Sega Saturn clock battery replacement – how to
Sep05

Sega Saturn clock battery replacement – how to

Imagine this. You plug in your Sega Saturn, grab your Virtua gun, load up your well loved copy of Virtua Cop… and this appears: You almost rage destroy the gun as its a royal ball-ache trying to navigate the time and date setting process using the buttons on your gun and you’re being too lazy to reach for a pad. Well the answer to all your prayers is here. Now before I begin, this is probably the most difficult console fix ever. It involves a no-solder technique and should not be attempted by anyone under the age of 2. So here goes. Take your Saturn and turn it around to look at the back, That flap to the left? Take it off. Grab your replacement battery – a CR2032, I bought this pack from a £1 shop for…  you guessed it, £1 !!! Flick the old battery out, replace it with a new one and replace the flap. Fire up your console, and set your time and date! Switch off and back on to ensure its working properly and BOOM!  You’ve done it, give yourself a pat on the...

Read More
PAL Sega Megadrive Region Switch Mod – how to
Jul12

PAL Sega Megadrive Region Switch Mod – how to

Many a tutorial has been written regarding the Sega Megadrive Region Switch mod. This modification will release the true power of the MD and enable you to play Japanese and American games on your PAL console with the flip of a switch. Most tutorials you find will use two toggle switches, however I prefer to use a single switch. The switch we will be using a on/off/on switch and I opt for a black rocker switch to try and make it look like it was always meant to be there. We shall assume you have basic soldering skills and that you are versed in undoing screws!! Tear down Begin your mods by flipping the console over and undoing the screws on the underside. Put them safe in a handy pot and remove the top half of the console. To separate the top from the bottom you will need to unplug the power led, you can change that if you fancy, my personal Megadrive has a white power led. To unplug you will need to straighten the legs sticking out of the white plug and gentle wiggle until its free. Put the top to one side for now. Next up is to remove the metal shield. Its held down with several screws and hooked under a tab on the bottom shield. To remove the motherboard, there is one screw on either side of the cartridge connector. Lift the headphone jack out to reveal another screw and there is a few in the thick aluminium angled piece. Remove the motherboard, it is also hooked into the bottom tin piece. And the bottom tin lifts out. Cue cleaning, I give mine a gentle scrub with a sponge in the hot soapy water and leave it to dry. Be careful using a scrubbing brush or the scratchy pad on sponges, this will scratch up the console and leave a matt finish. Not the end of the world but it takes elbow grease to re-polish it. Whilst this is drying, use a wire brush to remove any rust from the tins, mine where quite bad where they had sat in a loft or shed for sometime. Give it a spray with WD40 or something to help protect them in the future and pat dry. Work can now begin on the soldering. I like to prepare my switch and wire first, so fire up your iron and grab a beer whilst you wait. On the switch itself I give the contacts a light emery to reveal the copper, because the solder will not work on the plated surface. Apply the heat and melt some solder...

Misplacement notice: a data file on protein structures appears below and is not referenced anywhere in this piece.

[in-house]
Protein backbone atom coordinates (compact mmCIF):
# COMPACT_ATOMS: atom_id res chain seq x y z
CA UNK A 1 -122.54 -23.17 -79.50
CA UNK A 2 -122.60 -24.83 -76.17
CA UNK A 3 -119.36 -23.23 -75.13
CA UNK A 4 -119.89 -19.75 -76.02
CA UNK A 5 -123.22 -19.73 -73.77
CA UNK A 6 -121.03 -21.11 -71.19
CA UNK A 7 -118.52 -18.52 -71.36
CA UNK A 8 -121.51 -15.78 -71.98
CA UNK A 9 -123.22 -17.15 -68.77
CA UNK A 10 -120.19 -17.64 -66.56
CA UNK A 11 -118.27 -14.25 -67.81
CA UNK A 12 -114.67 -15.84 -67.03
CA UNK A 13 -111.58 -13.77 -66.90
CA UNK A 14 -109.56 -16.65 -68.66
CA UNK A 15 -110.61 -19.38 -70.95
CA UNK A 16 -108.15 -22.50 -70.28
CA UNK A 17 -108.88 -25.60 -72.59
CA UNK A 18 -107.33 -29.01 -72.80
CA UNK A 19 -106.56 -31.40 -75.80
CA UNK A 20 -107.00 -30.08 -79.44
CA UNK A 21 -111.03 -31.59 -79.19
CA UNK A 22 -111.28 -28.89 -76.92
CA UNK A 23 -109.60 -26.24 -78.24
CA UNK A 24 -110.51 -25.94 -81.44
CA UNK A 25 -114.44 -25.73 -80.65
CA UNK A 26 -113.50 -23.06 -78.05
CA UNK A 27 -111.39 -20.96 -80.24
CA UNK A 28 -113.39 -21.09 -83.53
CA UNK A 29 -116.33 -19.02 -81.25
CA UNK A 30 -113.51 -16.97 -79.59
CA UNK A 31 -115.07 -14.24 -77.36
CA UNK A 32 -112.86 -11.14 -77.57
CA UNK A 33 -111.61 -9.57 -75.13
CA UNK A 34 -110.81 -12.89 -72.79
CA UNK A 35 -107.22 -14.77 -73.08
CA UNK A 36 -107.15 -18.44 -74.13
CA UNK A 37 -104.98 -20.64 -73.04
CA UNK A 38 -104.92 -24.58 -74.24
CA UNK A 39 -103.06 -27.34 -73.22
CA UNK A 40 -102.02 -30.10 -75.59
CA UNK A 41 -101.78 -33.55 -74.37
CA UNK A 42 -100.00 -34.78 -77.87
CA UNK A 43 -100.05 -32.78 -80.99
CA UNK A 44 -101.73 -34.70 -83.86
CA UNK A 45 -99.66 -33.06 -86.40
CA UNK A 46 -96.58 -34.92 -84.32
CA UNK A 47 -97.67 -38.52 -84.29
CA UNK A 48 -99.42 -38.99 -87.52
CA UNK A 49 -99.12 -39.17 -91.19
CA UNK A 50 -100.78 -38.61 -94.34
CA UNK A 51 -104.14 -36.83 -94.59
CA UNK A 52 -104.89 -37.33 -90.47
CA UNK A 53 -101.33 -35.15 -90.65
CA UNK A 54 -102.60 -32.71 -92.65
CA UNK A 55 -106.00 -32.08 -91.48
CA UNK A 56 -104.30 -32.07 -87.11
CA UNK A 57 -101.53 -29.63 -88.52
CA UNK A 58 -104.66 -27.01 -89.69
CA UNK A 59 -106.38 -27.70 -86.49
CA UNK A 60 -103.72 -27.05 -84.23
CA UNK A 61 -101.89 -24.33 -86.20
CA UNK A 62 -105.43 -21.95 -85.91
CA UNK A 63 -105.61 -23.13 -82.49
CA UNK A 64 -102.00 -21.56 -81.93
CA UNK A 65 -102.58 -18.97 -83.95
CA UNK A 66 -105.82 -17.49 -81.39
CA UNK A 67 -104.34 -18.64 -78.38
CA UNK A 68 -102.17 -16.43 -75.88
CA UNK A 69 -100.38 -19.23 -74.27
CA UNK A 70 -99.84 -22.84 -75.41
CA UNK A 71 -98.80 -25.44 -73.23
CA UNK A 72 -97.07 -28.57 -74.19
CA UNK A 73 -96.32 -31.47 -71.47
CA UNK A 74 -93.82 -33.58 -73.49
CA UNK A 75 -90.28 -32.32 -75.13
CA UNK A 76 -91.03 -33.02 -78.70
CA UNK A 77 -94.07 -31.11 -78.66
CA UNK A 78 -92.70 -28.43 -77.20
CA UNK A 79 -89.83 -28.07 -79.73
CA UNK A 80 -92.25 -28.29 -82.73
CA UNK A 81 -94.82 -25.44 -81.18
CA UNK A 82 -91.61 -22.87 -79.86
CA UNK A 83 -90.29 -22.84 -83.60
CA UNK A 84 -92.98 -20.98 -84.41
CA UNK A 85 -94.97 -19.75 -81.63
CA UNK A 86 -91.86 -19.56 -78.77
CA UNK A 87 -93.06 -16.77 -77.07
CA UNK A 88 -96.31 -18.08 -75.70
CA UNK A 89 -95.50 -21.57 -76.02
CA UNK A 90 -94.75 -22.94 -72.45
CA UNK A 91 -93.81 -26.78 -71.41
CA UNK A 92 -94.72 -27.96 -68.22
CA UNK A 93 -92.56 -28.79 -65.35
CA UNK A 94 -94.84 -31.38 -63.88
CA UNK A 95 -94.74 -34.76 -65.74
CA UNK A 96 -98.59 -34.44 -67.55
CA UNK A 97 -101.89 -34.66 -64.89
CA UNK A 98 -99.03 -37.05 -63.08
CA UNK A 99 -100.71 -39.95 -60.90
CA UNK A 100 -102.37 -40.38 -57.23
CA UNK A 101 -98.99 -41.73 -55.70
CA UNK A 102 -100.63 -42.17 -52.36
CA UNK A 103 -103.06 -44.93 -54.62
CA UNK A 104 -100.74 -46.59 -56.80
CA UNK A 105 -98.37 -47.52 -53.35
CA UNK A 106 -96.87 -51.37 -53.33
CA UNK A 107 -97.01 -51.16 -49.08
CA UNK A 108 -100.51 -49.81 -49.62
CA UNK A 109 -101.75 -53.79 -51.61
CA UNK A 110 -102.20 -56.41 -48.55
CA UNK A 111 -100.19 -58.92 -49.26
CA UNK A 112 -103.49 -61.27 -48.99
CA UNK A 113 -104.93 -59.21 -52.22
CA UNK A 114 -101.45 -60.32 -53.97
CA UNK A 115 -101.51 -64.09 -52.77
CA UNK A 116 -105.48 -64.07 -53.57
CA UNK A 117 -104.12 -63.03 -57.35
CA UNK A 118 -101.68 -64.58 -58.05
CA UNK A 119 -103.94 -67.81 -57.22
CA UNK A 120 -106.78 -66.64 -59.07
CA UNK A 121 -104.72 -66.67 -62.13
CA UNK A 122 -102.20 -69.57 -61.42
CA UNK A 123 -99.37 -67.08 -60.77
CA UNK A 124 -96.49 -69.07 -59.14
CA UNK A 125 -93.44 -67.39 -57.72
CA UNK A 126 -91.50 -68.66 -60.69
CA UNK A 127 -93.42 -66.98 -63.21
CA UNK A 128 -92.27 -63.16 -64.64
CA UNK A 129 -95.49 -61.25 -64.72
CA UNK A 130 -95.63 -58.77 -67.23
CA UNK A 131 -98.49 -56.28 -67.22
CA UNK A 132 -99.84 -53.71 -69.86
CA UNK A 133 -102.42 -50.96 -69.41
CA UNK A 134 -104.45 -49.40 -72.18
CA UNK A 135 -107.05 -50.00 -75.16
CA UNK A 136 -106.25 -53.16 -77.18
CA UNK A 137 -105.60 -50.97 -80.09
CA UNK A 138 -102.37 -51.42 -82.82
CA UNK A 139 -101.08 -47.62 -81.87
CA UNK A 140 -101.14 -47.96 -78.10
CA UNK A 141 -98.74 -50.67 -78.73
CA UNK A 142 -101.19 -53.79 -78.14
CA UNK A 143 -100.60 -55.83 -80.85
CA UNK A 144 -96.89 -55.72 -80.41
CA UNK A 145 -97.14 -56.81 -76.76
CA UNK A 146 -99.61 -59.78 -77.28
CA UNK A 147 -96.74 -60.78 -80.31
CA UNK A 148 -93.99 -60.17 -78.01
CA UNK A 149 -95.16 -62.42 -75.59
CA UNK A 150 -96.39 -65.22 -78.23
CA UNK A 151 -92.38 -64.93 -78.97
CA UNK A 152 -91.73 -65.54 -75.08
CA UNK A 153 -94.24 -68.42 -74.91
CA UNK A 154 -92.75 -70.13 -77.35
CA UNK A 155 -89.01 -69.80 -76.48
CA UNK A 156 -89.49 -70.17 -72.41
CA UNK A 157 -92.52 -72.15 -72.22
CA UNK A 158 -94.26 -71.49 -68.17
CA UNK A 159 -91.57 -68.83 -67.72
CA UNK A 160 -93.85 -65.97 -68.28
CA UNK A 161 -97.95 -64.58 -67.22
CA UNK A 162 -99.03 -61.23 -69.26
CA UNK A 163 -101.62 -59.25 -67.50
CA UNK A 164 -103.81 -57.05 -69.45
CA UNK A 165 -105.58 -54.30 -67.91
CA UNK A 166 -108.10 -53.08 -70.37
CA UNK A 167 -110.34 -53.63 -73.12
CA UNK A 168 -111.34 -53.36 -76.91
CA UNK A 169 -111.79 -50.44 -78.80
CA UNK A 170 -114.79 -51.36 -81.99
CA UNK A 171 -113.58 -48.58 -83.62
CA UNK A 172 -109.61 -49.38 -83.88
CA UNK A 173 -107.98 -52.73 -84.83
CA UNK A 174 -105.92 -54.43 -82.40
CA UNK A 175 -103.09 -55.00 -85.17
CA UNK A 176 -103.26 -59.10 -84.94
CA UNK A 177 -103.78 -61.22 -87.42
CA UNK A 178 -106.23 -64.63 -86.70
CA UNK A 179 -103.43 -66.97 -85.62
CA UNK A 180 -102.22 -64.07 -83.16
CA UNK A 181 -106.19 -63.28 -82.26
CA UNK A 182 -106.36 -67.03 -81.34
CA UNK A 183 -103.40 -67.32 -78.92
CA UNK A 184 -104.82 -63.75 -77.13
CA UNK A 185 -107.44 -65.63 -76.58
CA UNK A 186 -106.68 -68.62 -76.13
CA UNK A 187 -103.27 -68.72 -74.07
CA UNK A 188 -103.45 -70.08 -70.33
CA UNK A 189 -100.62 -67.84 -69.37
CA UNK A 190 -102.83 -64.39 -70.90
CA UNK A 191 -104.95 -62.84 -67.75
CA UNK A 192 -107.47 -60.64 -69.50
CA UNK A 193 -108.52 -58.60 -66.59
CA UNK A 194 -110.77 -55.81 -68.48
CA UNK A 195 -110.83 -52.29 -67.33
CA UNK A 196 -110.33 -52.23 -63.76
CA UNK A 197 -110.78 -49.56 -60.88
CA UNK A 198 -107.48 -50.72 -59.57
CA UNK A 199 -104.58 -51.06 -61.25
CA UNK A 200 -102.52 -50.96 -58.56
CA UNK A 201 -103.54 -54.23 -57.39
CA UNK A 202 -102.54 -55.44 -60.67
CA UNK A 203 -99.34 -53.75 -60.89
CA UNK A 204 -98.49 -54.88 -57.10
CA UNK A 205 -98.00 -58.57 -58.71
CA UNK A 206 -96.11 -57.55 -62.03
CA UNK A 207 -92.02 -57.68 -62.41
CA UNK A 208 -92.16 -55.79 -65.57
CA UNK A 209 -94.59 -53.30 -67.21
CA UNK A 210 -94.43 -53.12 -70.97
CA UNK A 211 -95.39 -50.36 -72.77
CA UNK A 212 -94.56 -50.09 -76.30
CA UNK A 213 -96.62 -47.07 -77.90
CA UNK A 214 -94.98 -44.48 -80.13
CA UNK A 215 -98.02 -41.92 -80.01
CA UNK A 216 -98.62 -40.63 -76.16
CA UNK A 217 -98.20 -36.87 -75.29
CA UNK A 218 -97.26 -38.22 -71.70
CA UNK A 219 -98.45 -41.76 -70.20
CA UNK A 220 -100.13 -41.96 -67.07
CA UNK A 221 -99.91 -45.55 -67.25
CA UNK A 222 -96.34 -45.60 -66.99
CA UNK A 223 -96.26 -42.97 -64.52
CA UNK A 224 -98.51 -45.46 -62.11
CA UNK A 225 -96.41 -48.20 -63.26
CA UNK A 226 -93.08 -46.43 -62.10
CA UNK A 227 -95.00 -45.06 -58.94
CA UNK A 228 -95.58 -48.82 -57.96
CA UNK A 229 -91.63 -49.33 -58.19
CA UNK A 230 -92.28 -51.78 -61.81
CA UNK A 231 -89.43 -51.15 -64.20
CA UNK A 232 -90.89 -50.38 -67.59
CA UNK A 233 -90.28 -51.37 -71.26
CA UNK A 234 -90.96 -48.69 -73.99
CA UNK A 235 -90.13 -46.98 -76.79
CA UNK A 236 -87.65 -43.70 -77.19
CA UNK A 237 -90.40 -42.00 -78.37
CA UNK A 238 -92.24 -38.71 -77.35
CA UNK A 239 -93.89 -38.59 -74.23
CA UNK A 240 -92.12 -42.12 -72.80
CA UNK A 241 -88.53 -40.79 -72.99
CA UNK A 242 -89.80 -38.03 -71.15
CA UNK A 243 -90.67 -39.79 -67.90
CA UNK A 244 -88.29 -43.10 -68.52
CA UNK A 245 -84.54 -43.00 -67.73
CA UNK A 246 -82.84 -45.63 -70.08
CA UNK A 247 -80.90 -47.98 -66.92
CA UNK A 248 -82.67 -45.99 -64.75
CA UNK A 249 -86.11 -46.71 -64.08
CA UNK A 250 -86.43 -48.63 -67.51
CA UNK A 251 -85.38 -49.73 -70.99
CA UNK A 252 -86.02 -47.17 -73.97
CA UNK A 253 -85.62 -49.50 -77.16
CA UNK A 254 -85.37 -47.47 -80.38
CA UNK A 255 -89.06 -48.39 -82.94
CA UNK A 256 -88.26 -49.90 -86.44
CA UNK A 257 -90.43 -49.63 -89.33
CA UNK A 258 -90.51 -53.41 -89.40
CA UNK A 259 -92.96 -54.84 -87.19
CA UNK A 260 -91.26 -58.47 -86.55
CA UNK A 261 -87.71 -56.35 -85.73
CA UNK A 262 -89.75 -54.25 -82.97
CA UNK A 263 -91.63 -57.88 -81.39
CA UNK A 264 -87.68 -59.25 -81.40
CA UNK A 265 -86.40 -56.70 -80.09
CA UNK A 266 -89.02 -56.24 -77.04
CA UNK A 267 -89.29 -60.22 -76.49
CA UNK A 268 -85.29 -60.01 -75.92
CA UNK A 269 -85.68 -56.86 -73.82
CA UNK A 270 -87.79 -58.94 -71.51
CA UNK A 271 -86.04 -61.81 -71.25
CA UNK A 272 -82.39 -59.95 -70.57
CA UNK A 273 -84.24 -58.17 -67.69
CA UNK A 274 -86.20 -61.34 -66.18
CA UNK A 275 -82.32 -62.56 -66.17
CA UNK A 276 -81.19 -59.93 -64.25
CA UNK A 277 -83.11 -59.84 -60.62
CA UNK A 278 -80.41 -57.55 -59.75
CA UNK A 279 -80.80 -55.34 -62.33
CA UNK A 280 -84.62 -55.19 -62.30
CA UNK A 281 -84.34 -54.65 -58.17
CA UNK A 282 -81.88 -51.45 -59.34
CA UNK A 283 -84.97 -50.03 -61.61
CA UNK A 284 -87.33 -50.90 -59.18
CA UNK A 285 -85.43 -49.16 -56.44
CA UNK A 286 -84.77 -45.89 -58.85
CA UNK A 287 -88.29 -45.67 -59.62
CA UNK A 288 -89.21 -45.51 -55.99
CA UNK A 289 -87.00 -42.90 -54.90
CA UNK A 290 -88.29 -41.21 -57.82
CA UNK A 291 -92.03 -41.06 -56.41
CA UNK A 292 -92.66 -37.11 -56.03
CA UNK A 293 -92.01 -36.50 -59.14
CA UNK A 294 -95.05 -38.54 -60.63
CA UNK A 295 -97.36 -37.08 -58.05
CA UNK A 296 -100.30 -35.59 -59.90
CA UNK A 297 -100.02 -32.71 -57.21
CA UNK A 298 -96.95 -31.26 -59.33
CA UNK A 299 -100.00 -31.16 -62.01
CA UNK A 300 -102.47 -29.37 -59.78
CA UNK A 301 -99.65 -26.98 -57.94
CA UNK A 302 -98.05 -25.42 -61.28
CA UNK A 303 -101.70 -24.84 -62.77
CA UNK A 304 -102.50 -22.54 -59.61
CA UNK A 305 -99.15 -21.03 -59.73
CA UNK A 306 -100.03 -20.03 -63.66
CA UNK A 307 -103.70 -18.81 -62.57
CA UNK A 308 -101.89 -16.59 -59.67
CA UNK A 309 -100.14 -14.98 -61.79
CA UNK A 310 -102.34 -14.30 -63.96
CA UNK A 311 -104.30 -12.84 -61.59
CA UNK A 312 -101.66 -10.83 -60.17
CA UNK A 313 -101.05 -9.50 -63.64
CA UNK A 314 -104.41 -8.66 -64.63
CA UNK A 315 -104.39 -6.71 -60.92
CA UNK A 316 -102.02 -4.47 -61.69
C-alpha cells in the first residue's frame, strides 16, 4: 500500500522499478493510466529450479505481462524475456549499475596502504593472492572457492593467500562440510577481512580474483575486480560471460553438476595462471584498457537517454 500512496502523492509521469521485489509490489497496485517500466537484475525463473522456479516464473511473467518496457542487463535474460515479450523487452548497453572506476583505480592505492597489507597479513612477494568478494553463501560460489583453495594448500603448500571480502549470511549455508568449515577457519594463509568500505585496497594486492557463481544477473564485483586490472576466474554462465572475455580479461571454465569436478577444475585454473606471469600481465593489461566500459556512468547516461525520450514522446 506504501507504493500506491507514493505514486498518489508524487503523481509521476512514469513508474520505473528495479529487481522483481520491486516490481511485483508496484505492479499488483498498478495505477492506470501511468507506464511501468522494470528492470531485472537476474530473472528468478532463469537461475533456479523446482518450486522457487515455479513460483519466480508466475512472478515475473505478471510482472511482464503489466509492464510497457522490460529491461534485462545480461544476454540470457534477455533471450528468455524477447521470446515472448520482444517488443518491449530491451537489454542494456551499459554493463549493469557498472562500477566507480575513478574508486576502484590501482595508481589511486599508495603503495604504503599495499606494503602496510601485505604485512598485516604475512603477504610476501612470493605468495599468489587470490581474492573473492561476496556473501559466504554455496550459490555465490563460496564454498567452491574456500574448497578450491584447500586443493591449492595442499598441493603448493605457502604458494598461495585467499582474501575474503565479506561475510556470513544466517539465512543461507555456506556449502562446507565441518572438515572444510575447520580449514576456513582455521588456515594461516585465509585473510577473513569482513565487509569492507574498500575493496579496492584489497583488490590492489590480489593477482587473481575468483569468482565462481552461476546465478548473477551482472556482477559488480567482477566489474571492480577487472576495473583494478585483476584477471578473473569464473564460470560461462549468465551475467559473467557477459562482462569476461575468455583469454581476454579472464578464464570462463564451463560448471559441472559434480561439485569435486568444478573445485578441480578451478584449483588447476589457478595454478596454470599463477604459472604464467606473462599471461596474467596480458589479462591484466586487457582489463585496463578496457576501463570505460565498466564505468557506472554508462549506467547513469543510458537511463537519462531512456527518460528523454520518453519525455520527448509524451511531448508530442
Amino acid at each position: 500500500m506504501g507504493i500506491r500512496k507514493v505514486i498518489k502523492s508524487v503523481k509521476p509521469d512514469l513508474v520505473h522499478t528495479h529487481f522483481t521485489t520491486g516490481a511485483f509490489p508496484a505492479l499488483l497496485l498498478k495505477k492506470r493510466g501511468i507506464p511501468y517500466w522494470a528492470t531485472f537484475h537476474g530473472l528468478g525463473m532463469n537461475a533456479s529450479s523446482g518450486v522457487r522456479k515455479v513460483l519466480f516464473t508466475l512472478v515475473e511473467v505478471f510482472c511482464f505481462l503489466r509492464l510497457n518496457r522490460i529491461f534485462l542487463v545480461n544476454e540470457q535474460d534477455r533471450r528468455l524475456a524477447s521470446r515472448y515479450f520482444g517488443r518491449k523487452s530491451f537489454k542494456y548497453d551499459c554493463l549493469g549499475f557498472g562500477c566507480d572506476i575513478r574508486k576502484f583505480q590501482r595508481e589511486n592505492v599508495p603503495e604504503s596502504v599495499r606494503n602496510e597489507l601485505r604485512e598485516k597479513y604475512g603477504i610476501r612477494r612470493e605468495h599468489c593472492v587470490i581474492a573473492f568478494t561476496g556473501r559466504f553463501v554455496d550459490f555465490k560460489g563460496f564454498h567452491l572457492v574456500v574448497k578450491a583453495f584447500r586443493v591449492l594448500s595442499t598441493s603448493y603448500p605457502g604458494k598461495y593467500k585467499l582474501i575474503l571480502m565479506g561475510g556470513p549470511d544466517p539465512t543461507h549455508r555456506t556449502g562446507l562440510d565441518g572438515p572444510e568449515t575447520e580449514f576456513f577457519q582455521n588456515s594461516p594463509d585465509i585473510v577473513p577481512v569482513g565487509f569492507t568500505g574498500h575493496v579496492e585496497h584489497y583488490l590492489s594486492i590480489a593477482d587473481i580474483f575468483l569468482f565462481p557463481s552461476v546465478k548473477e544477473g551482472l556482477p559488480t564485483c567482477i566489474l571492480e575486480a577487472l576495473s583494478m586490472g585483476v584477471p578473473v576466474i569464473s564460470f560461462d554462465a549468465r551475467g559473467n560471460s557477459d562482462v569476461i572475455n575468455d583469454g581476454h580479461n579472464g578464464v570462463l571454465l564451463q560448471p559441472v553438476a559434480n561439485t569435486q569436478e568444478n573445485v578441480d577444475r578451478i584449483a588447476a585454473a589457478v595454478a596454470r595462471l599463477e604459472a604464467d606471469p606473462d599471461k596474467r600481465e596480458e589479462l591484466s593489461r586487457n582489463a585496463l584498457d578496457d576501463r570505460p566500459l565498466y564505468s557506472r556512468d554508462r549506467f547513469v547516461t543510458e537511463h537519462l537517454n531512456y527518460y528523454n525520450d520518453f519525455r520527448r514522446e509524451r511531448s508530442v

Read More
Retro Collective – a group to be proud of
May17

Retro Collective – a group to be proud of

As I make the finishing touches to this article, there is a knock at my door. It’s the postman. I thank him, I close the door and rush into my lounge eager to find out what’s inside my parcel. I tear it open like a kid on Christmas day, just like I do every time a new game drops at my door. The Legend of Zelda This parcel epitomises the game group I’ve grown to love, the members of it I have come to trust and call my friends. Inside is a copy of The Legend of Zelda for NES,  the game I’ve been looking out for and to snag at a reasonable price is on an I.O.U. Now I didn’t suggest that it was sent to me before I had the means to pay, however the seller trusts that because we are both members of Retro Collective Europe, I’ll pay up when I said I would. But wait, I know what your thinking, that parcel looks a bit overkill for a singular NES cart. And that’s because the sender also sent me a free gift. It was sent because he knew I’d love it. I knew it was coming but I didn’t know what it was, a real surprise when I saw inside. To say I’m astounded is an understatement, as I opened it I really did gasp. The generosity and pure kind heartedness is a example to us all. It really shows that our community is full of wonderful humans. All I can say is a really, really big thank you to Jamiu – you true gentleman! (go follow him on IG @gvil77) Welcome to Retro Collective In order to find out where Retro Collective started, I spent over an hour chatting with co founder Jerry Herring via Skype. We chatted about a multitude of things including music, things we had seen on Instagram, games and sweets (candy to our cousins across the water). He told me about his impending relocation and I informed him of my sleepless nights with a newborn baby. Another example of the community Retro Collective is! So Jerry gave me the low-down on how Retro Collective began. Through the group I’ve had consoles modded, been given advice on how to mod consoles, bought games for my collection and sold/traded games to members of the group. – RCE Member Just like all of us it began when Jerry aka @sbkretro joined Instagram, and like most he began posting pictures of games and figuring out hashtags. Via Instagram he came into contact with @bowserisking. They became friends and often chatted via social media. One...

Read More